I think I have a pretty fruitful procedure for writing hymn tunes. They start with me trying to sing the words of a hymn out loud and, once I seem to have a handle on the corner of an idea, scribbling down the notes (or typing them in Word, using melody fonts) without, and I stress without, touching a keyboard instrument. The tune absolutely has to make musical sense as a bare melody without any accompaniment; and besides, it has to sing, rather than plunk like a series of notes hammered out on a piano. Once the double-barline has been added at the end and I am satisfied it works, then and only then do I play it on the piano to double-check my sight-singing, or ear-writing.

Experience, gained by frequent practice, enables me to harmonize tunes rapidly and easily, if not altogether brilliantly. I have a small repertoire of character types and styles that I try to switch between to avoid monotony. This last harmonization, for example, wrote itself in 30 minutes one morning before work; I clocked in 5 minutes late, because I had given myself only 20 minutes in which to do it. If I took more care and spent more time on them, maybe I could create masterpieces like the ones that CPH barricades behind a living wall of copyright lawyers. But when you absolutely have to have 187 hymn harmonizations - which, at the moment, I have - though that figure includes many public-domain hymnal arrangements that I have midified - the ability to work quickly pays better.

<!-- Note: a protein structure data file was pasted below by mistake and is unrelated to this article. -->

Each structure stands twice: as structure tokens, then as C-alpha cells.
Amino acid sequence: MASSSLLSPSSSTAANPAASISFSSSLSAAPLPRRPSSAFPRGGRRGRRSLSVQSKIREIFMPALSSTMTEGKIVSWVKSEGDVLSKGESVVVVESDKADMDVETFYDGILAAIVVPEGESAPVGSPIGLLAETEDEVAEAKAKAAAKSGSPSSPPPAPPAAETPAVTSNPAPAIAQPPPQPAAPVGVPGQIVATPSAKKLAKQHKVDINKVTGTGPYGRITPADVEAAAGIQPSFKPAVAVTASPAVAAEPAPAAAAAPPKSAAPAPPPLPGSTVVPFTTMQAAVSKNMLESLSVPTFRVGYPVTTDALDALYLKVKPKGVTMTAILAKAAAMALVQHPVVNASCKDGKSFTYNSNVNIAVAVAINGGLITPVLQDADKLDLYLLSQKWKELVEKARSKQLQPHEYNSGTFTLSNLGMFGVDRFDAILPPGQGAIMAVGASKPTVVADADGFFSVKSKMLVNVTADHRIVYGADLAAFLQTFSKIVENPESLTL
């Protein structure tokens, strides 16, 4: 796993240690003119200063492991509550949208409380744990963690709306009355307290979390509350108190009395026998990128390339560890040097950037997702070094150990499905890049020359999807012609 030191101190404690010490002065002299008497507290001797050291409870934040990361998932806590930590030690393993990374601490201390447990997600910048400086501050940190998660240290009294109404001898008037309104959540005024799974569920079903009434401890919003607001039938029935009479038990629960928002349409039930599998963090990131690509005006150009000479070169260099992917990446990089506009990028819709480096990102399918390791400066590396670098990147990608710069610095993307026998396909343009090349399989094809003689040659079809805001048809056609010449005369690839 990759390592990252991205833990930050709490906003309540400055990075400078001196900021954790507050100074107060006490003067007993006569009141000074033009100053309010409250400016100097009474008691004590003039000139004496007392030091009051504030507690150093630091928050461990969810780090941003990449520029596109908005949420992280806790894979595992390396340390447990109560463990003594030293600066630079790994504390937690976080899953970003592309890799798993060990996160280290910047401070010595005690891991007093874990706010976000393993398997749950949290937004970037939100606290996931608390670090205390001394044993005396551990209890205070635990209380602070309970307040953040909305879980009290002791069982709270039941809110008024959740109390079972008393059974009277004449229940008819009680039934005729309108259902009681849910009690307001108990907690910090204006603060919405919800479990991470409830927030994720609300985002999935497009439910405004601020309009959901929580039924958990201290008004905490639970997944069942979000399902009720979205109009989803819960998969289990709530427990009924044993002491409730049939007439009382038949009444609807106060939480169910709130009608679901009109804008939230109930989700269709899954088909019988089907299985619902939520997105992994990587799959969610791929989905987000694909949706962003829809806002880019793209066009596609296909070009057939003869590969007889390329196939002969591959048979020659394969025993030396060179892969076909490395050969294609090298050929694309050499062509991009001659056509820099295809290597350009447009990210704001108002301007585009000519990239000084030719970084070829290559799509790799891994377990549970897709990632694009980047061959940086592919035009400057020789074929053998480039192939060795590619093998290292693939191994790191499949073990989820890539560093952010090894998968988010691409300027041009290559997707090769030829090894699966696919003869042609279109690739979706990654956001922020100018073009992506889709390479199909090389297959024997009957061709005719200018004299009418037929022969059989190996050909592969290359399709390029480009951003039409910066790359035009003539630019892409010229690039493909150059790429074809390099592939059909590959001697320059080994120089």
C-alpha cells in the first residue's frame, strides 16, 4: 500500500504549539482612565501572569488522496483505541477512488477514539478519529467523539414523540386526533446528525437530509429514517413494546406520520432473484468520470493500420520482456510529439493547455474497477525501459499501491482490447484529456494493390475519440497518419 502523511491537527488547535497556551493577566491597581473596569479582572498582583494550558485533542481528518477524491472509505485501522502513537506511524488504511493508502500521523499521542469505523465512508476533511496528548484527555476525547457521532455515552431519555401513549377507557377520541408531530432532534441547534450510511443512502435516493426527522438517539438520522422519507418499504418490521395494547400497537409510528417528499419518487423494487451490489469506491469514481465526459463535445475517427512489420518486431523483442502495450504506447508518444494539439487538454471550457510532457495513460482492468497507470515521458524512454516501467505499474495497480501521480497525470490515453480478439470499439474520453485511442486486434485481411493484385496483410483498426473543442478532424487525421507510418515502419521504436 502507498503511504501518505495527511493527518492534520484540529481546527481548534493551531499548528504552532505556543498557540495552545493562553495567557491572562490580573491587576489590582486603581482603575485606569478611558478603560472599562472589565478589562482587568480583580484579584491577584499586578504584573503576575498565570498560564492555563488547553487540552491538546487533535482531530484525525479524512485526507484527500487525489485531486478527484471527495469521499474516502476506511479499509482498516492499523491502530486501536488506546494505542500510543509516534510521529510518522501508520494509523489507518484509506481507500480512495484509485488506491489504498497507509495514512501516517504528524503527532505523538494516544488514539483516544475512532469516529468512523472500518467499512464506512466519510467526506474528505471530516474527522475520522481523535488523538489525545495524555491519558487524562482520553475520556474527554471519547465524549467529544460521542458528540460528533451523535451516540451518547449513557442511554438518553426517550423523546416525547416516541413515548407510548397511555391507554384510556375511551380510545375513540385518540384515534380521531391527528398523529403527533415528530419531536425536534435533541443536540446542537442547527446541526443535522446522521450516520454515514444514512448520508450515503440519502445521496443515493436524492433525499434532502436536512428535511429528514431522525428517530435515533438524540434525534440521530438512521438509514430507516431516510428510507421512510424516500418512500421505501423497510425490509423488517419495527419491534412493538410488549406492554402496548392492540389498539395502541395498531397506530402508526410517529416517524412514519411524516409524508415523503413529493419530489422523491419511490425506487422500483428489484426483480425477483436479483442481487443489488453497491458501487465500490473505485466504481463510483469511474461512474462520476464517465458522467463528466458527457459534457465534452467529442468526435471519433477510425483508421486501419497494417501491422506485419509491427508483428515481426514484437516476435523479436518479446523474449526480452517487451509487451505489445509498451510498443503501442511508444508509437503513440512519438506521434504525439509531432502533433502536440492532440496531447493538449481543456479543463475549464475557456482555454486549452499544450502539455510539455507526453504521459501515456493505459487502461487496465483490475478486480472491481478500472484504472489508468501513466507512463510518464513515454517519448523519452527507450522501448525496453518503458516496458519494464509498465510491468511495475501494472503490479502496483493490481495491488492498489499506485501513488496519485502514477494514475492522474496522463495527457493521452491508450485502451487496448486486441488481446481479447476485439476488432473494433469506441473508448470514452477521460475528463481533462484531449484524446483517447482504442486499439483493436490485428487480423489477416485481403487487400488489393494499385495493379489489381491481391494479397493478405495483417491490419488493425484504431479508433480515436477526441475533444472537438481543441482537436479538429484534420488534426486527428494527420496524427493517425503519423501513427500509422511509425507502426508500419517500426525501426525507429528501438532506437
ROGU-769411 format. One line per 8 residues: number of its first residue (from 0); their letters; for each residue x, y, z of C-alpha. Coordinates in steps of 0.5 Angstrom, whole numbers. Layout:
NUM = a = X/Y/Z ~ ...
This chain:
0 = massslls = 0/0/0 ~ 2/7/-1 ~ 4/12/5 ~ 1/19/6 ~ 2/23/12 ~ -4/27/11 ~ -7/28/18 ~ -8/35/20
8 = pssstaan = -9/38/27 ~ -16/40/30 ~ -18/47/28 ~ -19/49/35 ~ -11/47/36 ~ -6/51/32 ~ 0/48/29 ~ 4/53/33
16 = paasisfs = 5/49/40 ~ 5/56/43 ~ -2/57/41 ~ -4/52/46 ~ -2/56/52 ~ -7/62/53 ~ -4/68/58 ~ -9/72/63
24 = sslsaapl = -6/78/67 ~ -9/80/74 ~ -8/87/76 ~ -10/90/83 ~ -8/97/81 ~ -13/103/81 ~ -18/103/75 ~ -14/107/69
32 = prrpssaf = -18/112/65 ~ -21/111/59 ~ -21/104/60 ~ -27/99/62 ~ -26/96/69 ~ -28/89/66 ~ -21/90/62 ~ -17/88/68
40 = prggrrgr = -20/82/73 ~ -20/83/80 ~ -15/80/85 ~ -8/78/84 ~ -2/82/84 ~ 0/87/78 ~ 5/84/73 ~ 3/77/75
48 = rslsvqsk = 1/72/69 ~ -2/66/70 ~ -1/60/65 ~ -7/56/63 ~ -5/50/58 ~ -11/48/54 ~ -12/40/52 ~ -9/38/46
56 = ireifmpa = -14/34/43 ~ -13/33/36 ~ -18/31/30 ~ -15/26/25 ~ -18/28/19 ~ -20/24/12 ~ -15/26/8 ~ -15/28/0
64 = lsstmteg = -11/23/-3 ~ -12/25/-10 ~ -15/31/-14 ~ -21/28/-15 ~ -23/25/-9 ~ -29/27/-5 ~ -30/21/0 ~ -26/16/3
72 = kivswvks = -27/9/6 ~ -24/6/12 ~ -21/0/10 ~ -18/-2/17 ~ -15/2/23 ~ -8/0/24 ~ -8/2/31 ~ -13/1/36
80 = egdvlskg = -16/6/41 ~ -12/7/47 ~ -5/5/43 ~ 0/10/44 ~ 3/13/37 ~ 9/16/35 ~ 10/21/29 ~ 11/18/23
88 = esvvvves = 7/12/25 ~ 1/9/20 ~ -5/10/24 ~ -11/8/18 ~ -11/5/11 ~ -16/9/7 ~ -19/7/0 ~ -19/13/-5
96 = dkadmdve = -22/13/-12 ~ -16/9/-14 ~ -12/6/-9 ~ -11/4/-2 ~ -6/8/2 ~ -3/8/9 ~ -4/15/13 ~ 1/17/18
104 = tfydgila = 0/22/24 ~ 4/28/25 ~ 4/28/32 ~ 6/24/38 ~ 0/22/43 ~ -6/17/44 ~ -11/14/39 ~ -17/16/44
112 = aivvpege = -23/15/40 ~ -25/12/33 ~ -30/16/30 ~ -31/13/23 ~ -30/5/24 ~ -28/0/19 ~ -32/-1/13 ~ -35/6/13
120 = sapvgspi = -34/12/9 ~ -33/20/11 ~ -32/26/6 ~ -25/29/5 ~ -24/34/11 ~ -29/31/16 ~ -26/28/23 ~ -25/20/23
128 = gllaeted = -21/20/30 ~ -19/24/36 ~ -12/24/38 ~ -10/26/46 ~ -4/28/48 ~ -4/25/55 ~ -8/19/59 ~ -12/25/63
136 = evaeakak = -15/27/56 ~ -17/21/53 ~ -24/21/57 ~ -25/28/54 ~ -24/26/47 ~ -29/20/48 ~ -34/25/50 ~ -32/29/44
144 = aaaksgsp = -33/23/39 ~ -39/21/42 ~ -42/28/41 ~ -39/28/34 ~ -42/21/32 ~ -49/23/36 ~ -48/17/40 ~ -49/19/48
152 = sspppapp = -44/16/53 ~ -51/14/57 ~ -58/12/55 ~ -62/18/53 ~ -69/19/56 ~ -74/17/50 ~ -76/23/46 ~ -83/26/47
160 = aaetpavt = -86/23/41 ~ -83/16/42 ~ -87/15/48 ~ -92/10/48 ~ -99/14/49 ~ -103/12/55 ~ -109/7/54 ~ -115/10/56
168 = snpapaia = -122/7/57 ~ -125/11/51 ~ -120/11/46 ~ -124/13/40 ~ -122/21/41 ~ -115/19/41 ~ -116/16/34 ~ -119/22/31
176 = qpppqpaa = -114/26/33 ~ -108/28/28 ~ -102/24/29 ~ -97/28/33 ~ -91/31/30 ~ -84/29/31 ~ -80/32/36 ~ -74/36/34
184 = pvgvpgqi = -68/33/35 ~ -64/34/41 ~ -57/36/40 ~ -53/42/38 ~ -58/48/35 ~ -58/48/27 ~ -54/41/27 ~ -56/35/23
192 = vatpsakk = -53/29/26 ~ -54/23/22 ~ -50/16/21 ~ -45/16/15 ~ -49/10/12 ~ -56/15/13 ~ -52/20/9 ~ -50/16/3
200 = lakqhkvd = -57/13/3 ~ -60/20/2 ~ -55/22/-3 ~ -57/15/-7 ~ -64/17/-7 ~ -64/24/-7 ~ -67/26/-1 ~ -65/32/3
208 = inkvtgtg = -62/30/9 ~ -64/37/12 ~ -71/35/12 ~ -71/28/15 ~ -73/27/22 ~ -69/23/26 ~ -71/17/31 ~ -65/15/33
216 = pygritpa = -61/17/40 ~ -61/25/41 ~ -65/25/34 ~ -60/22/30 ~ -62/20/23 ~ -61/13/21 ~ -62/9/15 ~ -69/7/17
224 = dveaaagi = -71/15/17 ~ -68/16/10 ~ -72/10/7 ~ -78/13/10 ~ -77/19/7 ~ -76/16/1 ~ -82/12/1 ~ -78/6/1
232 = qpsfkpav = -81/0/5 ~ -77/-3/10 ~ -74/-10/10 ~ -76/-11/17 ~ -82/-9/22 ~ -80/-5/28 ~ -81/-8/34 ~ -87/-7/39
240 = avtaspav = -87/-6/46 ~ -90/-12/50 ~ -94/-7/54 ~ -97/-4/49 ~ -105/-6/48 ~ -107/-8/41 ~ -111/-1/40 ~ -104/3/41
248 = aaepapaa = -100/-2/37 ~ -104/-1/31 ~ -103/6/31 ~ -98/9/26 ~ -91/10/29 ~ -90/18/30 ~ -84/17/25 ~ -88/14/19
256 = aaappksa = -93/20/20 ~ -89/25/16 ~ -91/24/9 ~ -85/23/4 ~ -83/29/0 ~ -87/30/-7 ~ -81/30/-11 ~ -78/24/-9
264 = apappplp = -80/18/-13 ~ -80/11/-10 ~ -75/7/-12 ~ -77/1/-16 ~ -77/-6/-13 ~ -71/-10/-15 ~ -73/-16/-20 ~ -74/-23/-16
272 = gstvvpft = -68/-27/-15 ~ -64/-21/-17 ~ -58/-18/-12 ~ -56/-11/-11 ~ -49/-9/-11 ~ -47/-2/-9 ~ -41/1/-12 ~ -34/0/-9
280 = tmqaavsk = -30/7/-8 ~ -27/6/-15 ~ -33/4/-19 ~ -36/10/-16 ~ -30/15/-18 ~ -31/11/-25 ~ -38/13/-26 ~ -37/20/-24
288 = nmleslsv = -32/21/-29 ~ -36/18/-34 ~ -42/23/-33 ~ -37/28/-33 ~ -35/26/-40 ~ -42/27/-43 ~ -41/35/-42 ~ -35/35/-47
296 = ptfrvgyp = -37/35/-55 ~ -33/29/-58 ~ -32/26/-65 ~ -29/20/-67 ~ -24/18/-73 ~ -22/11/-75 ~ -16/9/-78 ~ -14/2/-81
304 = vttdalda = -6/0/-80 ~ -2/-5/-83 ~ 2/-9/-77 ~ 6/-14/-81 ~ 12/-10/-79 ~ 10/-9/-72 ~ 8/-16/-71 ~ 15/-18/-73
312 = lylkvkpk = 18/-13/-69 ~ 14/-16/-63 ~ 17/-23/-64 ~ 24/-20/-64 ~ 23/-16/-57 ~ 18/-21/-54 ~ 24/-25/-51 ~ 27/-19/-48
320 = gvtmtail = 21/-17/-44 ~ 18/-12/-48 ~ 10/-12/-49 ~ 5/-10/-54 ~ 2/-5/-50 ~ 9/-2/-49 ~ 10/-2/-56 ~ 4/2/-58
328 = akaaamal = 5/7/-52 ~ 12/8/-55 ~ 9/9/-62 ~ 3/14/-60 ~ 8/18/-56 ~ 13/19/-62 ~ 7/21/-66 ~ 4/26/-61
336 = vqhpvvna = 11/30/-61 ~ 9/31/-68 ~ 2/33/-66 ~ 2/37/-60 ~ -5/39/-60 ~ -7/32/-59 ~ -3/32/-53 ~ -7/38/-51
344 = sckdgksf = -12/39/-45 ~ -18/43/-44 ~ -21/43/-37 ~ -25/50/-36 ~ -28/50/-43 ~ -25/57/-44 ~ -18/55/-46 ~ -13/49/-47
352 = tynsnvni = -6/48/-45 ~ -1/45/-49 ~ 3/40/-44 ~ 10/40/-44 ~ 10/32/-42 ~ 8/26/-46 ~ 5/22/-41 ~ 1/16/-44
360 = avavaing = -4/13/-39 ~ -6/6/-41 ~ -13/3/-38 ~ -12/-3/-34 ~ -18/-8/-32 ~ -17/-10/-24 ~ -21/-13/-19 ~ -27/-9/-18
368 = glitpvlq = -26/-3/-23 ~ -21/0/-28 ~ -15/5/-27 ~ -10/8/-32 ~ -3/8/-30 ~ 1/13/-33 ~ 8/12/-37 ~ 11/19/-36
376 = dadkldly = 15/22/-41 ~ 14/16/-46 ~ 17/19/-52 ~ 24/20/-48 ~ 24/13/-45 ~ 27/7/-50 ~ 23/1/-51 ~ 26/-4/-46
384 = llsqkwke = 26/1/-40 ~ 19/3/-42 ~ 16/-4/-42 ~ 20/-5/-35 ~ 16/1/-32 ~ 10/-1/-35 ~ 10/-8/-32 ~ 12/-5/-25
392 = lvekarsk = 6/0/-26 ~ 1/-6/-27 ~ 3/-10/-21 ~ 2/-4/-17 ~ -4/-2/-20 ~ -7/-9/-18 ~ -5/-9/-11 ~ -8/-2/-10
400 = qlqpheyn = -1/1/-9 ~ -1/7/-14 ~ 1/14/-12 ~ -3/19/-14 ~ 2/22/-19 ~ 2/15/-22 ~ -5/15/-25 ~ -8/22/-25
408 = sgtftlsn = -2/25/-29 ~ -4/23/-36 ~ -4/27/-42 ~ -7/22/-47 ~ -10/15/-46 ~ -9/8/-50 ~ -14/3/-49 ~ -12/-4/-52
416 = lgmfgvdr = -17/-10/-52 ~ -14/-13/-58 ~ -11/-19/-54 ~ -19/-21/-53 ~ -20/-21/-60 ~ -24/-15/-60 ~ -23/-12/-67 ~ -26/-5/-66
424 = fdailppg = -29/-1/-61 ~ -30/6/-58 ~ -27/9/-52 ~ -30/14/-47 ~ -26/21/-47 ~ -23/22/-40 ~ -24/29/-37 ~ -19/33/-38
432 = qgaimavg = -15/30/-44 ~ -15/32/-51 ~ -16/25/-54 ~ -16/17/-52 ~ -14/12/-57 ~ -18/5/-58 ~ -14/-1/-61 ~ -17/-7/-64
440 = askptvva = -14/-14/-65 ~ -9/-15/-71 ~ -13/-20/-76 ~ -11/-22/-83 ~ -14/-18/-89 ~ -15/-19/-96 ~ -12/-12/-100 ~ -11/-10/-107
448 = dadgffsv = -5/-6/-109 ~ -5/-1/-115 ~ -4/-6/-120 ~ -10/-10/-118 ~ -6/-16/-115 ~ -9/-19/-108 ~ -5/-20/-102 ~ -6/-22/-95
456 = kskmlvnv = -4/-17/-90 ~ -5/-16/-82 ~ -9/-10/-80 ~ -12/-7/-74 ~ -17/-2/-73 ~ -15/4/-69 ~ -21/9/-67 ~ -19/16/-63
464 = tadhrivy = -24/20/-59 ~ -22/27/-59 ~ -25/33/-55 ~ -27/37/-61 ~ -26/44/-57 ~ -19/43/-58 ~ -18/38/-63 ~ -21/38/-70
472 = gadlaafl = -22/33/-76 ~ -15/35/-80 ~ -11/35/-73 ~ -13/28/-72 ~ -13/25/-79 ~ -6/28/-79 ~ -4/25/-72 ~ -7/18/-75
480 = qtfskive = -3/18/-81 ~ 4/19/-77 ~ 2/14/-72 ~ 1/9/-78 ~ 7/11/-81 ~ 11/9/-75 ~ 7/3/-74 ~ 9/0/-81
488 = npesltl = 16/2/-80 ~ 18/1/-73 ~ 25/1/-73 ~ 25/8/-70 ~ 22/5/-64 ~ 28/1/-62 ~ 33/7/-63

Wednesday, January 20, 2016

Two Overdue Hymns